Structural and Geochemical Constraints on the Emplacement of the Monakoff Oxide Cu-Au (-Co-U-Ree-Ag-Zn-Pb) Deposit, Mt Isa Inlier, Australia.
Garry Davidson, Centre for Ore Deposit Research (CODES SRC), University of Tasmania, Brett Davis, Geology Department, James Cook University, Andrew Garner, Centre for Ore Deposit Research (CODES SRC), University of Tasmania.

in - Porter, T.M. (Ed), 2002 - Hydrothermal Iron Oxide Copper-Gold and Related Deposits: A Global Perspective, PGC        Publishing, Adelaide, v. 2, pp 49-75.

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Within the Eastern Succession of the Australian Mt Isa Inlier, Monakoff is a 1 Mt Mesoproterozoic, oxide Cu-Au deposit only 13 km from the large (167 Mt) Ernest Henry mine. The two deposits share similar geochemical signatures (Ba -Cu -Au -U -Pb -Zn -As -Sb -Co -W -Mo -Mn -F -REE), suggesting commonality of origin. This signature is far more complex than those of most other Eastern Succession Cu-Au oxide systems, but it is extremely similar to the signatures of some recently discovered large Brazilian examples, such as Alemão. Monakoff ore has a barite-carbonate-fluorite-magnetite-chalcopyrite-dominated mineralogy, and contains economic quantities of Cu, Au, Co, U and Ag; the 12% levels of both Pb and Zn are unusually high for oxide Cu-Au deposits. However, it lacks the distinctive K-feldspar alteration halo of Ernest Henry. It occurs on the northern south-dipping limb of the Pumpkin Gully Syncline, considered to be a regional, EW-oriented, D2 fold, bound to the north and west by D1 thrust contacts. A splay of the northern thrust hosts the main Monakoff mineralisation. Naraku Batholith elements outcrop ~2 km north of Monakoff; ore alteration records post-ore hornfels recrystallisation.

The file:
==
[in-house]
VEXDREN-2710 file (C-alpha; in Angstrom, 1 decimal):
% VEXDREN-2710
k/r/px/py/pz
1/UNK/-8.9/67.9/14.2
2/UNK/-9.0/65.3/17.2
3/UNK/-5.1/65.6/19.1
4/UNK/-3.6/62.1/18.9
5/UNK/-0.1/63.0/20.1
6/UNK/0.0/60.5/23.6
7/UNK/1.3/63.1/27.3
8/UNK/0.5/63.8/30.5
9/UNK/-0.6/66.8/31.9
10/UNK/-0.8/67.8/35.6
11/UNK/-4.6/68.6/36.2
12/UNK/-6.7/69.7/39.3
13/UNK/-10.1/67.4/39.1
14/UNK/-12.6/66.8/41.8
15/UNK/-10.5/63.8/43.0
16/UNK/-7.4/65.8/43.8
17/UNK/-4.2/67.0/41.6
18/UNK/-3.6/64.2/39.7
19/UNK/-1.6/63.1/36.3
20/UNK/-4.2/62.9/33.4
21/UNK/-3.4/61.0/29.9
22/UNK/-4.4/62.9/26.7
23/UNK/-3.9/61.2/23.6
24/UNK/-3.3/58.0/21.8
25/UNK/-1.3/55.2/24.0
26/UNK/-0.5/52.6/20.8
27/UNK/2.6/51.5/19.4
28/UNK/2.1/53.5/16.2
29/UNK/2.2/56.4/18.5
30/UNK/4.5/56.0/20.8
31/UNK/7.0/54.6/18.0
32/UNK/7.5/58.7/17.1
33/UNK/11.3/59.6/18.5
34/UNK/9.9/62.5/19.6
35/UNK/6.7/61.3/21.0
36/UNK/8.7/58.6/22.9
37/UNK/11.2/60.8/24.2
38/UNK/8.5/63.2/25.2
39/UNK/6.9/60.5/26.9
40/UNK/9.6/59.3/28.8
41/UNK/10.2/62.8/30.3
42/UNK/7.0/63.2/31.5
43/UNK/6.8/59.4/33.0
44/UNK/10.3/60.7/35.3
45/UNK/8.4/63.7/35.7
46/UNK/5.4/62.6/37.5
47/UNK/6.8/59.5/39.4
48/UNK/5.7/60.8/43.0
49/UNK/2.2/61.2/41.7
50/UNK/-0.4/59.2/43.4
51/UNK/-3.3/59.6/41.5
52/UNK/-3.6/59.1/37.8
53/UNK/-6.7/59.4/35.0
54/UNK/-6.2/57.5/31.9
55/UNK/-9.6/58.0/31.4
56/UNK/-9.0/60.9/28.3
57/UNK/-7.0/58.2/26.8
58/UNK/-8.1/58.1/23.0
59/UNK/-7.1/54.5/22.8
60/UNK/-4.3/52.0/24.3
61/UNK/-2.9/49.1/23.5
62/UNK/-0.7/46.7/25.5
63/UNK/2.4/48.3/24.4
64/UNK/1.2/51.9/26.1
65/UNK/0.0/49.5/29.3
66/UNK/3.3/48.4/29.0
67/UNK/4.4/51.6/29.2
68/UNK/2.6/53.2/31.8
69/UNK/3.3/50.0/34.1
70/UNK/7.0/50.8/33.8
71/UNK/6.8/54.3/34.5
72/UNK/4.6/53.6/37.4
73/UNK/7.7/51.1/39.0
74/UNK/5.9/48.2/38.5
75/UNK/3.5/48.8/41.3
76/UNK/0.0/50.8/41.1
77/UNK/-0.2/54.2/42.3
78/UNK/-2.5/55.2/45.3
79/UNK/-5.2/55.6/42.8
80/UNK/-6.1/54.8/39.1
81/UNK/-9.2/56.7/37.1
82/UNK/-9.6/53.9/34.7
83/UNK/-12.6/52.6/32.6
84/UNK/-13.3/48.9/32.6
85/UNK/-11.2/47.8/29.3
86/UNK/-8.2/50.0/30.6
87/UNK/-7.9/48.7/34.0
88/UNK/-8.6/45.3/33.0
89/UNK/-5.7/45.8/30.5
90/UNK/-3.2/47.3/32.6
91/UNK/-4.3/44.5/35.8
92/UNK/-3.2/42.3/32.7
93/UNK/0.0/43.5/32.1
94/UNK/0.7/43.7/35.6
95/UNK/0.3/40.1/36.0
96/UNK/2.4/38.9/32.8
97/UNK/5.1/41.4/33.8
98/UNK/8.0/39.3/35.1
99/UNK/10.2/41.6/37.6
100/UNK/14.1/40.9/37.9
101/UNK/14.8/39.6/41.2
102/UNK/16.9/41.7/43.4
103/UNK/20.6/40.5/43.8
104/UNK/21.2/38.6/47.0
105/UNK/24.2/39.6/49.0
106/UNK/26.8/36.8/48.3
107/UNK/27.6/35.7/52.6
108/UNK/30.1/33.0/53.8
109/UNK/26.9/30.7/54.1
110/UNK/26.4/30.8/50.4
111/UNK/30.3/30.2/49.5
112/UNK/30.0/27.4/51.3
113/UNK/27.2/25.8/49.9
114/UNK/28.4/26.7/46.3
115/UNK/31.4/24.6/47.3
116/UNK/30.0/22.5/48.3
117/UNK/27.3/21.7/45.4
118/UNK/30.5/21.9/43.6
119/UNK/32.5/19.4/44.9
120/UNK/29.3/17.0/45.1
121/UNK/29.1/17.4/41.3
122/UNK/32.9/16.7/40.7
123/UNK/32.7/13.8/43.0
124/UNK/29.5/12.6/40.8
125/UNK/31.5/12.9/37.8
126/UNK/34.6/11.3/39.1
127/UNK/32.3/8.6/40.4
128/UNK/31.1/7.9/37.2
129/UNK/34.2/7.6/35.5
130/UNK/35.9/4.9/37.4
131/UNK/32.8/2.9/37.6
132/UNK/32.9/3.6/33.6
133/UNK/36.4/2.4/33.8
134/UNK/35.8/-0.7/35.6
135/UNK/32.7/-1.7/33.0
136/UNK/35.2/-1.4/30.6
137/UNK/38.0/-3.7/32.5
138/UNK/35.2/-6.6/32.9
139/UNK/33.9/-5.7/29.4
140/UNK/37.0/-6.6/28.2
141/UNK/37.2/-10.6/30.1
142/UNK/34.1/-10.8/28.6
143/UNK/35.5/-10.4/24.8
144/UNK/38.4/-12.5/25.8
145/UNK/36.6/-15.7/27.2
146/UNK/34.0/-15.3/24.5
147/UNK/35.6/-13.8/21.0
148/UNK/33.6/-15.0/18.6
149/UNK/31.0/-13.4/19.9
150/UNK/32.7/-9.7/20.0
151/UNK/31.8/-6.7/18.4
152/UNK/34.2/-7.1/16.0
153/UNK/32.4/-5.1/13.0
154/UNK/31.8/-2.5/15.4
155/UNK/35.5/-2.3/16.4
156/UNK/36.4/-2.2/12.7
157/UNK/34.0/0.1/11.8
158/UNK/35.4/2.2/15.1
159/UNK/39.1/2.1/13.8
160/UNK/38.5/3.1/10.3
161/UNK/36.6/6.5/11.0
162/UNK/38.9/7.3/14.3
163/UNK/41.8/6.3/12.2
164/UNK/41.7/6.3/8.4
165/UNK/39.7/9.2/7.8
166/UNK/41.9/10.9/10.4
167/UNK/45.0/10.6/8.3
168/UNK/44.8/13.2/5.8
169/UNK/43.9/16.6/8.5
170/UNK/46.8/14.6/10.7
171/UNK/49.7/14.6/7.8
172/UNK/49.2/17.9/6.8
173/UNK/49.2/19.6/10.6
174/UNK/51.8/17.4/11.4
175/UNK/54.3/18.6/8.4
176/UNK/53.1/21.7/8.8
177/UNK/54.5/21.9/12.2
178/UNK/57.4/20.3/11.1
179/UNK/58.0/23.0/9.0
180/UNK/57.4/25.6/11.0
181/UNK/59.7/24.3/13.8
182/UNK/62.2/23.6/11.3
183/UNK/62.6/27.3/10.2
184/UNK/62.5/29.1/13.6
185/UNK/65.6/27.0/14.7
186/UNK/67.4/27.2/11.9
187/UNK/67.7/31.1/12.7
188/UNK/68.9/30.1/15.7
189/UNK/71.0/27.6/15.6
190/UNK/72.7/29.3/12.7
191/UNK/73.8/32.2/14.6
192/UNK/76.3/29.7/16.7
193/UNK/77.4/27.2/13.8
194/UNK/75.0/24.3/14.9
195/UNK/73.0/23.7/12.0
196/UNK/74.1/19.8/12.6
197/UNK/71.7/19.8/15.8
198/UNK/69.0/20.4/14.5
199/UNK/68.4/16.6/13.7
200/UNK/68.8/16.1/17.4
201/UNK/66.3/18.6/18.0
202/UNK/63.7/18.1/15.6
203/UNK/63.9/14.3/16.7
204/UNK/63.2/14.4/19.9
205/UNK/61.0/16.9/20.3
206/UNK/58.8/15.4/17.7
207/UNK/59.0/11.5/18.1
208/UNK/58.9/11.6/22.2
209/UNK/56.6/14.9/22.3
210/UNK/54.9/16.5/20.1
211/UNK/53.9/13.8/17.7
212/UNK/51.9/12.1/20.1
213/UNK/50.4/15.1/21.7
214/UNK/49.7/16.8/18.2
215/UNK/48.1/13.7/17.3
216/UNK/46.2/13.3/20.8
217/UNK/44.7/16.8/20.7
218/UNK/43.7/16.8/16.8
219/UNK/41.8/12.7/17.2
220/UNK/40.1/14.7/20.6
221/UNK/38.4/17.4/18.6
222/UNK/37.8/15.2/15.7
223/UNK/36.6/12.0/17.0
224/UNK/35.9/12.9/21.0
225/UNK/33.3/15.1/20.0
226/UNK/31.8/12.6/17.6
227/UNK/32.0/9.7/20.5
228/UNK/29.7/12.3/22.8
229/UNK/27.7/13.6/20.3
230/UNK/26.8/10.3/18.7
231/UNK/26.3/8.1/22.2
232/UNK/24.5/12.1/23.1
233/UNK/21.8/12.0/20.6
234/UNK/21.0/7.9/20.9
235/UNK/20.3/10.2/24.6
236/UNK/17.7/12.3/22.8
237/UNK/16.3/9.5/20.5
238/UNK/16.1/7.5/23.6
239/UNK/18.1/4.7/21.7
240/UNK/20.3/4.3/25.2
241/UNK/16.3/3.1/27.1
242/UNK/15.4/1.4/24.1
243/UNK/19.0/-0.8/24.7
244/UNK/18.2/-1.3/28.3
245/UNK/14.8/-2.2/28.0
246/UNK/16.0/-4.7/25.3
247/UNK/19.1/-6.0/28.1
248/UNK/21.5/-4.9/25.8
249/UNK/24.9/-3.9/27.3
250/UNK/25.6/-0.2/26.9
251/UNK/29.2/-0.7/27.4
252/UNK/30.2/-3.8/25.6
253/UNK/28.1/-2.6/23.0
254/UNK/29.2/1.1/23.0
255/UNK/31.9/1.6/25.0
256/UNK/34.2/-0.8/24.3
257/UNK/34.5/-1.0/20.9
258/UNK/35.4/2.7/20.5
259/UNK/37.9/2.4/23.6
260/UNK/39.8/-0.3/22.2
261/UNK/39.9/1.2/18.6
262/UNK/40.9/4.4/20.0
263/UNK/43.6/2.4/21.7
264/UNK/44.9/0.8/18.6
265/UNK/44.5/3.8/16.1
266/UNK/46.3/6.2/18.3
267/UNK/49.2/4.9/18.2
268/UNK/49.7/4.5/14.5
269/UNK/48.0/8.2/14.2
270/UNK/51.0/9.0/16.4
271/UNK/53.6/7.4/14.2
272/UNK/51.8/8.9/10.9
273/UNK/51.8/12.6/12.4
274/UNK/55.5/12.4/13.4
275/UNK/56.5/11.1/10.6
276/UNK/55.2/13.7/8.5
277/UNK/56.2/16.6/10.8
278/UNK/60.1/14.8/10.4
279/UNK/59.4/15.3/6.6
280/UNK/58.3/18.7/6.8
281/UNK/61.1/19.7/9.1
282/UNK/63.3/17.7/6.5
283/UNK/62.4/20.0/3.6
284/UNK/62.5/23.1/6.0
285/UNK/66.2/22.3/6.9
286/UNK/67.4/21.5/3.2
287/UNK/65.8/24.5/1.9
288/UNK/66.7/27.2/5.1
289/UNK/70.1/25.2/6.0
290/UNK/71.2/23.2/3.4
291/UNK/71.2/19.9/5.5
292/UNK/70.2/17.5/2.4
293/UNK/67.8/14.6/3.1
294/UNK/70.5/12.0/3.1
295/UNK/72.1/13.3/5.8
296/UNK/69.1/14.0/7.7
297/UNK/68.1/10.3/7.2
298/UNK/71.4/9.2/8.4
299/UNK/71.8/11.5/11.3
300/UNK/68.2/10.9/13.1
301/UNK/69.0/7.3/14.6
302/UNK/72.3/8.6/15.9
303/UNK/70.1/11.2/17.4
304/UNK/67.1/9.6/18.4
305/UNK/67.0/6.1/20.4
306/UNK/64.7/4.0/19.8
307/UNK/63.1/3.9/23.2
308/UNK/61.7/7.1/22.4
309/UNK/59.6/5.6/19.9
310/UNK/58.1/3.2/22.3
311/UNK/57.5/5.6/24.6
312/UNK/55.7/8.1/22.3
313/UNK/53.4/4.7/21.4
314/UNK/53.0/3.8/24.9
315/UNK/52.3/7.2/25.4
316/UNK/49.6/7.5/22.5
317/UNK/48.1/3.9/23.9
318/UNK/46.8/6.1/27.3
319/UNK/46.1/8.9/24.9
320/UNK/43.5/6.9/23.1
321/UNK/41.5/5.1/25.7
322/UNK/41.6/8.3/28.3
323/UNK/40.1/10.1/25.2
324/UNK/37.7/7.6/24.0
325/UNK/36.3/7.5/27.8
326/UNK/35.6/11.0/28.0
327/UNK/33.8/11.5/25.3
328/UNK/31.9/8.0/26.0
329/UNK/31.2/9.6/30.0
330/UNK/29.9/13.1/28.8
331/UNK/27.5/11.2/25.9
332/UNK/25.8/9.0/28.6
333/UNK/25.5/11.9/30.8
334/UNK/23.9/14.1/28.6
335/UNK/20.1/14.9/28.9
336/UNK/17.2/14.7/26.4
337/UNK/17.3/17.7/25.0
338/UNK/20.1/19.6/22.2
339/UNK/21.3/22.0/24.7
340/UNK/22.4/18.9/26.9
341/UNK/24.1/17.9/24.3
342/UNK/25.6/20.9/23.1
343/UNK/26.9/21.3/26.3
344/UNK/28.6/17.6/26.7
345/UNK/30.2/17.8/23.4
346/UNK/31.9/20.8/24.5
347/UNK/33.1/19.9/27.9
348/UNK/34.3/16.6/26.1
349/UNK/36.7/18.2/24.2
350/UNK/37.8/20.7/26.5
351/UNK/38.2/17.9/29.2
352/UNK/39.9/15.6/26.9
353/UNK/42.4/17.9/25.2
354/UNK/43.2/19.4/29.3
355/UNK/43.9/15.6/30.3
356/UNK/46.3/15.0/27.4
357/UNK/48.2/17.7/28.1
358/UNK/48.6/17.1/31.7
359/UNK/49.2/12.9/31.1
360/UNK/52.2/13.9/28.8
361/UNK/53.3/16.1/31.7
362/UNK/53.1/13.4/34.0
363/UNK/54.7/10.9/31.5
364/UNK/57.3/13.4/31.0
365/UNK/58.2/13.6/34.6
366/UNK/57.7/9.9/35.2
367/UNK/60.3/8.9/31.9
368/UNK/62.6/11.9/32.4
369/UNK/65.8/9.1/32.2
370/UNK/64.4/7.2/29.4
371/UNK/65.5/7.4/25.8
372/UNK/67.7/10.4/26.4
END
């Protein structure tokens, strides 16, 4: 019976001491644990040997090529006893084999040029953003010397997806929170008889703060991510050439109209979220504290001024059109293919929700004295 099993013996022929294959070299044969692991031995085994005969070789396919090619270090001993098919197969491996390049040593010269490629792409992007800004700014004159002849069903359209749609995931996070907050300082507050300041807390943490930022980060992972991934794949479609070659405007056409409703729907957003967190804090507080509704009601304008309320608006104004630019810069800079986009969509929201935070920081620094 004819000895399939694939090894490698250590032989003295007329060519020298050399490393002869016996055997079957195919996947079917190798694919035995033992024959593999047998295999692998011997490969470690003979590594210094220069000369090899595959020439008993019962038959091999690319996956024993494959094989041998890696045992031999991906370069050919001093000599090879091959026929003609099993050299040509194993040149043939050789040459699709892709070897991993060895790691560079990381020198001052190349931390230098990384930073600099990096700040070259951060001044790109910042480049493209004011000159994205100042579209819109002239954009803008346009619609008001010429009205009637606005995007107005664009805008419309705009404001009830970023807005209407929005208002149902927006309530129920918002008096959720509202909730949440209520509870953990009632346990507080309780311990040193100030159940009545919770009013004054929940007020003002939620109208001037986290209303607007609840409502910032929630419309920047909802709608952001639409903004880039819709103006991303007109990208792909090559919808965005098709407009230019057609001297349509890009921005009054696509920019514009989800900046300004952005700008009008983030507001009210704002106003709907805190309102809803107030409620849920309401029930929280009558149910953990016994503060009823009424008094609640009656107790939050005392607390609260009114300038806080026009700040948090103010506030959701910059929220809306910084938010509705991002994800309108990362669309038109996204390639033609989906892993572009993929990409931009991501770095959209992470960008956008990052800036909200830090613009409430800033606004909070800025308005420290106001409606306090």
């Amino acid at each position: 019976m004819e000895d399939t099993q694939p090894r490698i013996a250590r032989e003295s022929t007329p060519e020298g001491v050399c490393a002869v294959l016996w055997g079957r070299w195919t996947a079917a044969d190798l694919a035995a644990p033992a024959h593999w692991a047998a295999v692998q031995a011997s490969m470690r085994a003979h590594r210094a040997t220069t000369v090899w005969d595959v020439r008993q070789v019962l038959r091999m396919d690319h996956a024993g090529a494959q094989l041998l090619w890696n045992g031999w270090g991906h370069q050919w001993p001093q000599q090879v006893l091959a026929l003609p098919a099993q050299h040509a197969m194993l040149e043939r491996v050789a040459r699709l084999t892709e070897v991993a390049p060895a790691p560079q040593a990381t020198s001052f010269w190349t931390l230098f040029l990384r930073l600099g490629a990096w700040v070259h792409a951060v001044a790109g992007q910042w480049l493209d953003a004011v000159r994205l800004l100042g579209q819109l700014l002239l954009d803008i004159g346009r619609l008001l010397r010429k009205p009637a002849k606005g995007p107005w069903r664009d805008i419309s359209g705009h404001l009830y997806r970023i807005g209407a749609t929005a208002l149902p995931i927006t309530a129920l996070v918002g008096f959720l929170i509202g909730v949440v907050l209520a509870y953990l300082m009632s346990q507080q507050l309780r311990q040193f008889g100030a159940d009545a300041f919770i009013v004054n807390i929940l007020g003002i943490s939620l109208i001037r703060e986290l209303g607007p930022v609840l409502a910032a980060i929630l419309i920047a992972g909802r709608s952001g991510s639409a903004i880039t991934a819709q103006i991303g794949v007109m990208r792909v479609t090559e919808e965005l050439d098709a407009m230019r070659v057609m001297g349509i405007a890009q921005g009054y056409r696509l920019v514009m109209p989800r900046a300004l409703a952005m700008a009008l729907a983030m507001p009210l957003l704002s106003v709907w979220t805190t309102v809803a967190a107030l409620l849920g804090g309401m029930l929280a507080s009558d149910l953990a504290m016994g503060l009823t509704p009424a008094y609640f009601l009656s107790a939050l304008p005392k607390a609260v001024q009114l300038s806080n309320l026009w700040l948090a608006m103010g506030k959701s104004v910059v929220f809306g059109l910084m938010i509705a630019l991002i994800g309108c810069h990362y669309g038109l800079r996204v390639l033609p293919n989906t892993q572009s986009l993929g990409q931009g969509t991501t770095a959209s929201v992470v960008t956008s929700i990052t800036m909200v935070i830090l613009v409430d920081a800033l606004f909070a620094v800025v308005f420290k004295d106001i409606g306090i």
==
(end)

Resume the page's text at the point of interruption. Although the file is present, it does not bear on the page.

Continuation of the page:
Two lenses of mineralisation occur: the main Monakoff Western Zone, which is a sub-vertical sheet within the shear, and the Monakoff Eastern Zone, which replaced meta-dolerite in the core of a tight D2 fold adjacent to a D1 shear, forming a narrow west-plunging pipe of unknown depth extent. A 1020 m wide symmetric alteration halo grades inward from carbonate spotting and garnet overgrowths in regional muscovite-quartz-plagioclase schist, through biotite-spessartine-magnetite-plagioclase, to chlorite-spessartine-magnetite. This zoned sequence overprints an earlier biotite-magnetite alteration system that was focussed upon the D1 shear. A large F anomaly extends into adjacent amphibolites and porphyroblastic garnet-biotite schists, at least 130 m across strike, expanding the geochemical halo by more than 10x the dimensions of the observed alteration. The Monakoff Shear experienced movement during the regional D1 and D2 to D2.5 events. Dextral shear during D1 was the major fabric-forming event. Ore formation was synchronous with D2.5 on the basis of 1). pseudomorphing of earlier fabrics by the ore and alteration assemblage; 2). crenulation of the biotite alteration by D3; 3). preferential development of some ore phases (carbonate, sulphide) in D2.5 crenulations; 4). a lack of pressure-shadowing on alteration garnets; and (5) use of D2 fold structures as fluid conduits. Although evidence mainly favours an epigenetic timing for mineralisation, the footwall shows evidence of minor pre-deformational Mn-Al-K-Fe metasomatism, associated with BIF formation.

Our Monakoff ore formation model involves flexural slip and production of dilatancy in broad, near-horizontal, D2.5 folds, a mechanism which accounts for the sheet-like ore geometry in vertical beds. Flexural slip was concentrated on the lubricated D1 shear system, with packages of ore fluid being drawn in by extensional failure at various scales. The geometry of extension during D2.5 favoured the inflow and mixing of fluids from above and below. As at Ernest Henry, mixing deposited barite, U-phases, carbonate, Mn-minerals, and fluorite; the components of these phases are not effectively transported and deposited from one fluid. The metals and oxidised S were carried in a corrosive, F-rich, >500 C magmatic vapour and fluid, which condensed in, and reacted with, reduced K-Ca-Ba-Mn-Cl-rich waters, as well as Fe2+-rich assemblages in the wallrocks, such as pre-existing magnetite.

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